woody37 posted a topic in Aftermarket (updates/conversions)Spitfire Mk.V Resin Enhancement Sets (for Airfix 1:48) Eduard Brassin The new 1/48 Airfix Spitfire Vb kit has been made to feel very welcome in the market for 1/48 Spitfires and that's no mean feat! It's considered an accurate representation and stands up well against the Tamiya kit that's been out for some time. It's not surprising then that it will get plenty of attention from the aftermarket manufacturers creating a win/win/win scenario for Airfix, modellers and the aftermarket producers. Eduard has established itself as a leading supplier of resin upgrades with typically excellent fit under the brand of it's Brassin range. Looking at the quality of these sets, I expect them to follow that tradition. Spitfire Mk.V 'Fishtail' Exhaust Stacks (648 182) Offered as direct replacement parts for the kit, these resin parts are beautifully detailed. Most Mk.V's were fitted with this type of exhaust as it offered a slight thrust improvement over the earlier types. The outlets of the exhausts are hollowed out with stunningly thin edges and the welded sections are faithfully reproduced as you would expect. Spitfire Mk.V Exhaust Stacks (648 179) These exhausts are the type that was phased out early in the Spitfire V development and replaced with the fishtail type provided above. I would recommend doing your research to ensure you purchase the correct type for your build if planning to use these given the rarity of their use in Mk.V service. Again, they are superbly cast with accurate weld joins and hollowed outlets. Spitfire Mk.V Radio Compartment (648 184) The radio for the Spitfire was carried aft of the cockpit and access was through a door on the port side of the rear fuselage. If you're wanting to build a diorama or super detailed Spitfire, then this option is worth considering. The fuselage interior is provided as cast parts that simply mate to the inside faces of the kit fuselage. An etch radio mount is then added to support the resin radio stack centrally. You will need to cut out the access door in the fuselage to view this extra detail, but a replacement door is provided for this purpose. Again, the detail is top notch, however visibility of this fine work is going to be quite limited once the kit is built, so this should be considered before committing. Spitfire Mk.V Wheels (648 178) Again, making full use of the casting ability of high quality resin, Eduard have produced these rather stunning wheels. The detail is incredibly sharp with the tyres showing off the 'Dunlop' text and mould lines around the circumference of the side walls. Separate 5 spoke outer hubs are provided giving the added benefit of making painting much easier. The inner hubs are slotted to allow direct replacement of the kit wheels on to the gear legs. Spitfire Mk.V Cockpit (648 183) This set necessitates a larger box such is the quantity of parts contained in the set. The complete cockpit interior is beautifully recreated in this set with nothing left out. Some of the parts are delicate and given the nature of them being cast to blocks, considerable care should be taken when cutting them free. An example of this is the control column. A hasty removal could leave you with several parts to glue back together. Assembly starts with the control panel being built up and mounted to the front bulkhead and the compass fitted. The rear bulkhead then follows with etch armour plate being fitted. The intricately moulded floor pan is then used to mount the forward bulk head assembly on along with the rudder pedals and control column. Next comes the seat assembly which includes rear framework and etch rear armour and perforated front lower lip. Finally, all the remaining main parts are fitted on to the floor pan creating an entire cockpit sub assembly. The Airfix kit has separate cockpit internal side walls. This is a great benefit to the Eduard set as it means that they have been able to replace the kit parts with far sharper and more detailed resin parts without the need for the modeller to go on a cutting and sanding spree to shoehorn the detail in there! The etch sheet is put to further use with various controls and seatbelts giving a comprehensively detailed result. As you would expect with such an aftermarket makeover, plenty of dry fitting should be done to make sure you are able to close the fuselage up afterwards. Given the intricate detailing including in this set, it is target towards more experienced builders who are used to using etch and resin. Conclusion These sets allow a 1/48 Airfix Mk.V to be turned in to a masterpiece either as a stand alone model or as part of a period diorama. The detail & quality is second to none and the range provides a modular way to enhance your Spitfire to suit a range of budgets and skill levels. If using the more intricate sets, a good set of modelling tools will make the job much easier such as an etch former and tweezers as a minimum. Review sample courtesy of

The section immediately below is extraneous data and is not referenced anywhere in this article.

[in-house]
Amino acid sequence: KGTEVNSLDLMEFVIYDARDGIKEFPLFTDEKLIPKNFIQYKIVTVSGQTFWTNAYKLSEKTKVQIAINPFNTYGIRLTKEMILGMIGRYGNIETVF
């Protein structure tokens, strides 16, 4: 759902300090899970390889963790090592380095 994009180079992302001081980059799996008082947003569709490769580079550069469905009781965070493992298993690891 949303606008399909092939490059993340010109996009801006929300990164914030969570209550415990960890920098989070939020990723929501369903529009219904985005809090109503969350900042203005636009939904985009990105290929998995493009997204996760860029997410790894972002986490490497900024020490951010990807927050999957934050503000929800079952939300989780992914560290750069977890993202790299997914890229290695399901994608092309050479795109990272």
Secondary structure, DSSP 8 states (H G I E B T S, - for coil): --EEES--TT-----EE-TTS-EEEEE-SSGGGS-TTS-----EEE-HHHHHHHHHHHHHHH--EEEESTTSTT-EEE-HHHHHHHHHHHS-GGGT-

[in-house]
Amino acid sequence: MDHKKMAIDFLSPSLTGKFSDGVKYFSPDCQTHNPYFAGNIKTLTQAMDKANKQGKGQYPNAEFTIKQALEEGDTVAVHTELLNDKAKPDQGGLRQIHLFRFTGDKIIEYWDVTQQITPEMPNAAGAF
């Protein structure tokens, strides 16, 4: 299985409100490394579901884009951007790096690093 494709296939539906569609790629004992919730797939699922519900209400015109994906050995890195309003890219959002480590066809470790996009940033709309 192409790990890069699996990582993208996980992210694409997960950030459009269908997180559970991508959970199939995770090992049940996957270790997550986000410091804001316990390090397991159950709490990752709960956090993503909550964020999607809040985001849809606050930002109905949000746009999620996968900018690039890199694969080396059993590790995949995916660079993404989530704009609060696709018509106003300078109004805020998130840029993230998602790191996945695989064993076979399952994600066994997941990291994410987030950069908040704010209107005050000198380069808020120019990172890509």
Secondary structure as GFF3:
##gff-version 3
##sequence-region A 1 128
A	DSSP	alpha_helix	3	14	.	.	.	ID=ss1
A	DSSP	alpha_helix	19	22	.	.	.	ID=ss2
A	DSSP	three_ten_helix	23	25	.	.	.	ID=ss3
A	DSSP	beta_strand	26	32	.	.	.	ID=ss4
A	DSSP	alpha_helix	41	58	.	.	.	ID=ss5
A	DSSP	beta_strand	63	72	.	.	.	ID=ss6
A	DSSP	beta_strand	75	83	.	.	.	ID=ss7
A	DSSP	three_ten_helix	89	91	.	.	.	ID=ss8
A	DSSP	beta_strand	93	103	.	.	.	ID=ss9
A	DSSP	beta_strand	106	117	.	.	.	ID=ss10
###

Homebee posted a topic in The RumourmongerAirfix is to release in 2014 a new tool 1/48th Supermarine Spitfire Mk.Vb kit ref.A05125 Source: http://www.airfix.com/shop/new-for-2014/148-scale-military-aircraft/a05125-supermarine-spitfire-mkvb-148/ V.P.